Little by little, Google is taking over my life. And I let them, in exchange for the services they provide.
I’ve used Gmail for a long time. I also have a Comcast email address or three, but they are used less and less often, and now act mostly as spam catchers.
• every Google search I’ve ever done, every search result I’ve clicked on
• every location I’ve ever looked up on Google Maps
• every YouTube video I’ve ever watched or searched for
Google knows my whereabouts and keeps track of my most visited locations. Google has my phone number, which means that Google can now track me in realtime. And I’m okay with that.
I’m now on my second Android smartphone (the incredible HTC 10, thankyouverymuch), and HTC has jettisoned its own proprietary apps in favor of established Google apps, so now Google is intimately involved with my everyday life.
Google knows me probably better than anyone.
And now, finally, I see that my bank has joined the list of institutions working with Android Pay! I happily scanned in my credit card, entered all information, and I can make small purchases just by holding my phone near a pay terminal.
And that means that NOW I have set up Two-Step Verification for my Google account.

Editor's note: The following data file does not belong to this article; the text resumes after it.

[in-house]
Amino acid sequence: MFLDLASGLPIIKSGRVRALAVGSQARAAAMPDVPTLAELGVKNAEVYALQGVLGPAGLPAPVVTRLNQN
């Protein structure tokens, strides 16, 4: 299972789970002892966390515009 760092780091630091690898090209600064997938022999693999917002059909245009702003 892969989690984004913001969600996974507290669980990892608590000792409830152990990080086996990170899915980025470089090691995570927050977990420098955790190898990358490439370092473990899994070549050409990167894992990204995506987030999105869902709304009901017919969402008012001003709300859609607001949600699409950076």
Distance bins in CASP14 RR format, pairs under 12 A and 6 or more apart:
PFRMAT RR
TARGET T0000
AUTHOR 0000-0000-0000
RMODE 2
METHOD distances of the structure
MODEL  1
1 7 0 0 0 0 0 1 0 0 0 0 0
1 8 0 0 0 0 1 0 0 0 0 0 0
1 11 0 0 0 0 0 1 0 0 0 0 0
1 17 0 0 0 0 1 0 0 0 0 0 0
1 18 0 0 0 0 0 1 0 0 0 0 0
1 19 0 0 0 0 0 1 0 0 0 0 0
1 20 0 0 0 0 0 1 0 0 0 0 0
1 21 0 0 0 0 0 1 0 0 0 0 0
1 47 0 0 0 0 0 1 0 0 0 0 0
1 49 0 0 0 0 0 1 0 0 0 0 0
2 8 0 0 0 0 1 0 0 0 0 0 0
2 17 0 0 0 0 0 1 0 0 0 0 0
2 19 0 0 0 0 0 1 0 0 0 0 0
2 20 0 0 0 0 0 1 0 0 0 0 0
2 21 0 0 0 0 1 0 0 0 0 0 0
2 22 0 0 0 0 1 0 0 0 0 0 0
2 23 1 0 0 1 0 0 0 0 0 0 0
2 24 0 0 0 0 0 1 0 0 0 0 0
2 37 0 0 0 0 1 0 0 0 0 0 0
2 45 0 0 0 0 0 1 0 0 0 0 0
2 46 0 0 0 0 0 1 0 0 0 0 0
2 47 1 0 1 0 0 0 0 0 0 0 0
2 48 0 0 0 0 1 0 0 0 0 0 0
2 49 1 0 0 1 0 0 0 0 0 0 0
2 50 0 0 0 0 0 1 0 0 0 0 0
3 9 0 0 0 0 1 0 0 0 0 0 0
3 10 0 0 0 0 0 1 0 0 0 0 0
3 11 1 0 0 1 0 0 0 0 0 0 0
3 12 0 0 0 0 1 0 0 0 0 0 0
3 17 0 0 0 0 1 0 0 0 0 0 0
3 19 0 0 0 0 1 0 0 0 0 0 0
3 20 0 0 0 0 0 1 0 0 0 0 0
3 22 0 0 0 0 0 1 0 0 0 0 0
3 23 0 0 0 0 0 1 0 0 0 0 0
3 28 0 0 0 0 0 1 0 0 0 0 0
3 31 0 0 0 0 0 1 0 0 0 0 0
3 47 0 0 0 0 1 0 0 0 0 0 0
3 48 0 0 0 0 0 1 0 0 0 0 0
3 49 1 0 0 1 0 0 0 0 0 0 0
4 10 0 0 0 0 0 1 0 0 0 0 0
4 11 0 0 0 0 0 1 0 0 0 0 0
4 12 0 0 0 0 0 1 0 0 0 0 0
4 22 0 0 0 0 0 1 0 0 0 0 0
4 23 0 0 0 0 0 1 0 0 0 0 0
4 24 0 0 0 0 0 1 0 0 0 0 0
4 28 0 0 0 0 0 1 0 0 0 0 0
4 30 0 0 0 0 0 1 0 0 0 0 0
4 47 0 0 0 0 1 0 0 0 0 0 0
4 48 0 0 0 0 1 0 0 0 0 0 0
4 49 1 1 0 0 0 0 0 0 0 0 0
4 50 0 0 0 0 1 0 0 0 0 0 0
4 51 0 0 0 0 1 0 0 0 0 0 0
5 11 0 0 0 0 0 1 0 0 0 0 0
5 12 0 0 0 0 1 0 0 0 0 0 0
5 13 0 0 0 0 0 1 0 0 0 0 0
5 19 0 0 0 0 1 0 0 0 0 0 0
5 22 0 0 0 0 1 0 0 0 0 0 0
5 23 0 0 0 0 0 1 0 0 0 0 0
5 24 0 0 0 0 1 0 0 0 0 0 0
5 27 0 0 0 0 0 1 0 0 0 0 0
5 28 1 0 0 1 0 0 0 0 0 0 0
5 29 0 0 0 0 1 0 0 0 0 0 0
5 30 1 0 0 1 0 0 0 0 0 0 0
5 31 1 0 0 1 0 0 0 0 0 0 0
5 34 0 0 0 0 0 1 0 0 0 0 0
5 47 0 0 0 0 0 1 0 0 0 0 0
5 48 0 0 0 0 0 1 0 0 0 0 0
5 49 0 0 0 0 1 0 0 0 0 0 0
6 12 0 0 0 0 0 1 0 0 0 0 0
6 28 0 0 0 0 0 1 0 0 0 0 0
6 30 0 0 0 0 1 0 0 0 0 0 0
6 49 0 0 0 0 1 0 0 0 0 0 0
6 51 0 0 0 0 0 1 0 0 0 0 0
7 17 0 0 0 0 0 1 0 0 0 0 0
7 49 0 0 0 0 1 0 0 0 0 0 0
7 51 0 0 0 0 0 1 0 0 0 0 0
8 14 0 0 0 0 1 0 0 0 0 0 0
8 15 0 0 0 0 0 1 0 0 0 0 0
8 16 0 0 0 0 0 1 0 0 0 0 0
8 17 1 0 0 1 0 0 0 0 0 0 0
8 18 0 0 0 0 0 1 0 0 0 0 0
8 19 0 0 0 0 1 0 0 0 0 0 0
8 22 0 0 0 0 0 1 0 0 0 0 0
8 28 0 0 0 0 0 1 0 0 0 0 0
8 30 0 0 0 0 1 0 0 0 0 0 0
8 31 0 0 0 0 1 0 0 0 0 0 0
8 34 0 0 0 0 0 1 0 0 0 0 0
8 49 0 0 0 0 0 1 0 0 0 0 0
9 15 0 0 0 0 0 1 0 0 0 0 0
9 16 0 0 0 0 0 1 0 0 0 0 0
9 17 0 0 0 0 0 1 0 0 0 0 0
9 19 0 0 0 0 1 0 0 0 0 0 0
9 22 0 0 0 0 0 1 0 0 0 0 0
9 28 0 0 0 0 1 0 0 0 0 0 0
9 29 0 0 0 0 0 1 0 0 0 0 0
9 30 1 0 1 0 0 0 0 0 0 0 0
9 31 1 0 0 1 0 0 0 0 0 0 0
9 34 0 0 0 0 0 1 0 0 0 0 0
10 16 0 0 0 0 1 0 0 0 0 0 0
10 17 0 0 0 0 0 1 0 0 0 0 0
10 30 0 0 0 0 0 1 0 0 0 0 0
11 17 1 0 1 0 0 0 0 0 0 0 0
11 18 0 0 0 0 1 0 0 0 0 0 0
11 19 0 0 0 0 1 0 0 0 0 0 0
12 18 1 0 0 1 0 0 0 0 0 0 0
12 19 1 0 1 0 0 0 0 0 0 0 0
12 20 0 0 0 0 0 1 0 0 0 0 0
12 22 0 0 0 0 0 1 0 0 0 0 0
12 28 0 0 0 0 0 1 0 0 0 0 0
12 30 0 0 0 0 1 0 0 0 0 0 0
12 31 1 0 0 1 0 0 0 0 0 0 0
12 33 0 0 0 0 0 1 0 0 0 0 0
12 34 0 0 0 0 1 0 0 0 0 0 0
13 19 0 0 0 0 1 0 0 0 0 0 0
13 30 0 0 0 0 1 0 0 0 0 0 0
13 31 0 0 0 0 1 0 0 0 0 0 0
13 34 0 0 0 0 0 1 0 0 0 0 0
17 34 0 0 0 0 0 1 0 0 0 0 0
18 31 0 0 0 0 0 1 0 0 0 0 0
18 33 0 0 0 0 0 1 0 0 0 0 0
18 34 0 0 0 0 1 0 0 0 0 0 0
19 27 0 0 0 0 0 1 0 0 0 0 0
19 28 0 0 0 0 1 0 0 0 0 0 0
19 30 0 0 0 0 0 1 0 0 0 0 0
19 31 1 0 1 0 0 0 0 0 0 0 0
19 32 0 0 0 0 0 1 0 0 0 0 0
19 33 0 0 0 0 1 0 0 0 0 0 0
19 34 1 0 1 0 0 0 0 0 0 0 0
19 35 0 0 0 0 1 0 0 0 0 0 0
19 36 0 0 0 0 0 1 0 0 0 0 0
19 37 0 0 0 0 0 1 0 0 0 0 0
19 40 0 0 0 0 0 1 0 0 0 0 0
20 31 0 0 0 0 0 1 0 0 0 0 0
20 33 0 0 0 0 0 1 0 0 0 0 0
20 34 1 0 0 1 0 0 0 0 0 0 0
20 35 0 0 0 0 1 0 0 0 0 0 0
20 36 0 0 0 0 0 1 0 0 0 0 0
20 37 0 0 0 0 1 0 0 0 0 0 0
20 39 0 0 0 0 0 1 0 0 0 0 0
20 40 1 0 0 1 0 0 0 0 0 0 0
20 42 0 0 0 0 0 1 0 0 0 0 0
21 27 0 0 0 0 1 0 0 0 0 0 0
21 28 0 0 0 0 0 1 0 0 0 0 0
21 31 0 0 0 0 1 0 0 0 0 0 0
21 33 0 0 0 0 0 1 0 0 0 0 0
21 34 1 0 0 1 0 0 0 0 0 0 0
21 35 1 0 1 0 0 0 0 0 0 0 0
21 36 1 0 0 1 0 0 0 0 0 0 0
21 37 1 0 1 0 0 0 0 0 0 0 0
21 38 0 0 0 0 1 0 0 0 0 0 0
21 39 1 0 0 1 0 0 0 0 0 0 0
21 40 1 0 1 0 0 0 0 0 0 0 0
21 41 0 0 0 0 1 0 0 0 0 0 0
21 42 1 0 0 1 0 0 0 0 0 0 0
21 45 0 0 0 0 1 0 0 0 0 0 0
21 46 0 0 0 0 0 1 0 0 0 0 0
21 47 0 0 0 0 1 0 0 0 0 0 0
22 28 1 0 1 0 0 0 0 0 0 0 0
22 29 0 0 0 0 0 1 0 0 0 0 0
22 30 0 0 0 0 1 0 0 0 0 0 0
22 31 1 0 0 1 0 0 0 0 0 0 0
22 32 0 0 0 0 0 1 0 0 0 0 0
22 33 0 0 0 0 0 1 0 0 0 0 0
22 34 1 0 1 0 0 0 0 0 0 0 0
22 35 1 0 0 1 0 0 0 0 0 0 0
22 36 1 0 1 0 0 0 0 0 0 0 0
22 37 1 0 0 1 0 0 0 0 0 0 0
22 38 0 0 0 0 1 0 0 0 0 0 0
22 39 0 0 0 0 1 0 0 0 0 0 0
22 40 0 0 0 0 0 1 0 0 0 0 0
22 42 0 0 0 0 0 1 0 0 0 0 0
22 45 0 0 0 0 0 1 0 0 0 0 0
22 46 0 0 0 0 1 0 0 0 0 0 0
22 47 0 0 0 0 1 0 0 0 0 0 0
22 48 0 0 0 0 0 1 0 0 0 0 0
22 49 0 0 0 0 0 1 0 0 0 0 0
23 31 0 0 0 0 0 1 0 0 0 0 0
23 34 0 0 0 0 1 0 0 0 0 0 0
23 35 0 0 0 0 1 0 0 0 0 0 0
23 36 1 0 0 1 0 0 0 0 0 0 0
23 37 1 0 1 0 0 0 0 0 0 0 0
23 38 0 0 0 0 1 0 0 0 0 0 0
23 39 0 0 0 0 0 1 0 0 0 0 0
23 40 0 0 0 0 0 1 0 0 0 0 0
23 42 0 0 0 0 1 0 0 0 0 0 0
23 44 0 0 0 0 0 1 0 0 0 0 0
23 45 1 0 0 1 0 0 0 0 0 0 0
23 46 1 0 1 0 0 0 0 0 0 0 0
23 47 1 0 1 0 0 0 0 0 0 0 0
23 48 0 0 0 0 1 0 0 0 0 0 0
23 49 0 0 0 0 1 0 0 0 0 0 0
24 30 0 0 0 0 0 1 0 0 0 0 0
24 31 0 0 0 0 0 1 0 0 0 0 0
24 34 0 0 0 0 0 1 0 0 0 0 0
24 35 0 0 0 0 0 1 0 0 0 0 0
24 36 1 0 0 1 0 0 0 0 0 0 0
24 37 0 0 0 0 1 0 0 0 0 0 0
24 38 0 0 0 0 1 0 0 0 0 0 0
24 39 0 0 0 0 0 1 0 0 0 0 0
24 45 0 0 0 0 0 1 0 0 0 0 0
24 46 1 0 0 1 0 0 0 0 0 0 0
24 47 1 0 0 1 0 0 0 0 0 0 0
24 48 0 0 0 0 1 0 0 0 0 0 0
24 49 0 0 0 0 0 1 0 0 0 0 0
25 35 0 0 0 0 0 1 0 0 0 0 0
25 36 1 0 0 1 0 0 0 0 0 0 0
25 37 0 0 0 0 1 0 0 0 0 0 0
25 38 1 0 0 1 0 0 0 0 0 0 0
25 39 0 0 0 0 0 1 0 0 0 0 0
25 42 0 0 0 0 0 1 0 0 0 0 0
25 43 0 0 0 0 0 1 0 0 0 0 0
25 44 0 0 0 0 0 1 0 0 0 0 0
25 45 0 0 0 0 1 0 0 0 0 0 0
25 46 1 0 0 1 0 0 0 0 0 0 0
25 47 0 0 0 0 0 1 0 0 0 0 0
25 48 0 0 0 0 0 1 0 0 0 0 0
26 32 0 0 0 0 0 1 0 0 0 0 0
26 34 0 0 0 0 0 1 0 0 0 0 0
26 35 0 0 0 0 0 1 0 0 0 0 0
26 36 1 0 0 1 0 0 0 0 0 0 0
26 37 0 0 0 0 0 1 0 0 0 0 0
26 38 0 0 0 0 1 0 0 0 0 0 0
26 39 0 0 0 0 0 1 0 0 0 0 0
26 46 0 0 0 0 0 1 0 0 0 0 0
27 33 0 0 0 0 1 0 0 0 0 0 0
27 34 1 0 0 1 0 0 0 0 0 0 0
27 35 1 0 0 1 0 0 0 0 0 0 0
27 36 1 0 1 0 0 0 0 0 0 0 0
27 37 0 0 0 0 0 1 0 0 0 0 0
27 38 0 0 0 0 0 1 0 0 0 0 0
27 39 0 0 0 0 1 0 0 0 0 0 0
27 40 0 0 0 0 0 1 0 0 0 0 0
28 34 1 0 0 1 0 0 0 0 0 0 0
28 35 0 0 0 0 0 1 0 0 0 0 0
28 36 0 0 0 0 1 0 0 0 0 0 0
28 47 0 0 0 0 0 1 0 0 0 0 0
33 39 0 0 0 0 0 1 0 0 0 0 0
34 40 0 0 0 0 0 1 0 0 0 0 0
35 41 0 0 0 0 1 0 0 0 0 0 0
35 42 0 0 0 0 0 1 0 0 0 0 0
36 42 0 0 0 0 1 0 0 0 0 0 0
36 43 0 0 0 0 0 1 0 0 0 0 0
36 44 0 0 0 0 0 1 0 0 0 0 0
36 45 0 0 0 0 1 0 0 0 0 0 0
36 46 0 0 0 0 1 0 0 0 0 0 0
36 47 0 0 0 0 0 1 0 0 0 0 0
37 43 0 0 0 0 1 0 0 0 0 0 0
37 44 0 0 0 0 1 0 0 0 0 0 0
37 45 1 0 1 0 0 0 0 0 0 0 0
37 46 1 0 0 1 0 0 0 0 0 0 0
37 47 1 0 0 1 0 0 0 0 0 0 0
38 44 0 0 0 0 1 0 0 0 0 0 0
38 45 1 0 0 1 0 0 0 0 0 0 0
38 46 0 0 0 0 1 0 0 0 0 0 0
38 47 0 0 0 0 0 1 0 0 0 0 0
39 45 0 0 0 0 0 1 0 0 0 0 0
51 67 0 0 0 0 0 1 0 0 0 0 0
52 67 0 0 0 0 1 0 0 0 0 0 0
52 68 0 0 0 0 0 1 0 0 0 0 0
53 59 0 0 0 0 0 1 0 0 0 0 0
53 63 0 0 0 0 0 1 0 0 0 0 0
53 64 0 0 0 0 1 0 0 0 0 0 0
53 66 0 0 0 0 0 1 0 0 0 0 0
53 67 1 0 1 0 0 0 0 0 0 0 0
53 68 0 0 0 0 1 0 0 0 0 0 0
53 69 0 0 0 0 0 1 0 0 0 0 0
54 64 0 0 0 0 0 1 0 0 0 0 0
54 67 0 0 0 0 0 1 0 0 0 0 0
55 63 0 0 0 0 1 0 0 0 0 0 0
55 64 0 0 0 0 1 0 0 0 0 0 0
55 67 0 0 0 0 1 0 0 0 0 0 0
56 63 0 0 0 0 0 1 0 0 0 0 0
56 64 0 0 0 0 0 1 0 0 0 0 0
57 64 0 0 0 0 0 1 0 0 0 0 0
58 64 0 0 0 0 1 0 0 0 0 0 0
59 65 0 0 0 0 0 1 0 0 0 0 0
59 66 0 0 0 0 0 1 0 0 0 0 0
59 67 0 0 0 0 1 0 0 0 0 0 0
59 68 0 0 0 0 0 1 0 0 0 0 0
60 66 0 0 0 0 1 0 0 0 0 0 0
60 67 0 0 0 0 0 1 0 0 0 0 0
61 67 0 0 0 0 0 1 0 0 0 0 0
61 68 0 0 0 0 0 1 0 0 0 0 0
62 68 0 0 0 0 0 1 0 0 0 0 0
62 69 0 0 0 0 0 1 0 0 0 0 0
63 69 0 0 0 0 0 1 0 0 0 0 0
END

I log in using my usual username and password, but now there’s an extra step involved in accessing my account.
First I set up a code generator. I downloaded Google Authenticator to my phone, and this generates a random 6-digit code every 20 seconds or so. I have to enter this code when asked, if I want to get into my account. Not as much of a pain as it sounds…
You can “authenticate” devices and computers. Basically, I said that I use this smartphone all the time, so don’t ask me for verification on this device. I can also do that with computers or other devices that I normally use.
As an alternate method of verification, if I use a strange computer, I get a pop-up on my phone that says something like, “Is this you?” Tapping YES on my phone allows me to use the strange computer.
Bottom line, no one is going to get into my Google account now. Unless they steal my phone, of course. But in order to unlock my phone, they have to guess my PIN or cut off my thumb for the fingerprint scanner.
And that’s a lot of trouble to go through in order to steal the $20.00 that’s available on my credit card.
Oh. In order to use Two-Step Verification and Android Pay, I agreed to use a “locked” smartphone. This was a royal pain on my last phone, so I never used to lock the thing. On the HTC 10, though, I use the fingerprint scan (either thumb) to unlock the phone, and it takes all of 0.6 seconds. Takes even less time if I pick up the phone the right way! So having the phone lock is no longer an issue. In fact, a quick press of the power button turns off the display and locks the phone immediately. Then a simple thumb press on the scanner turns it back on, unlocked.
I feel much better now.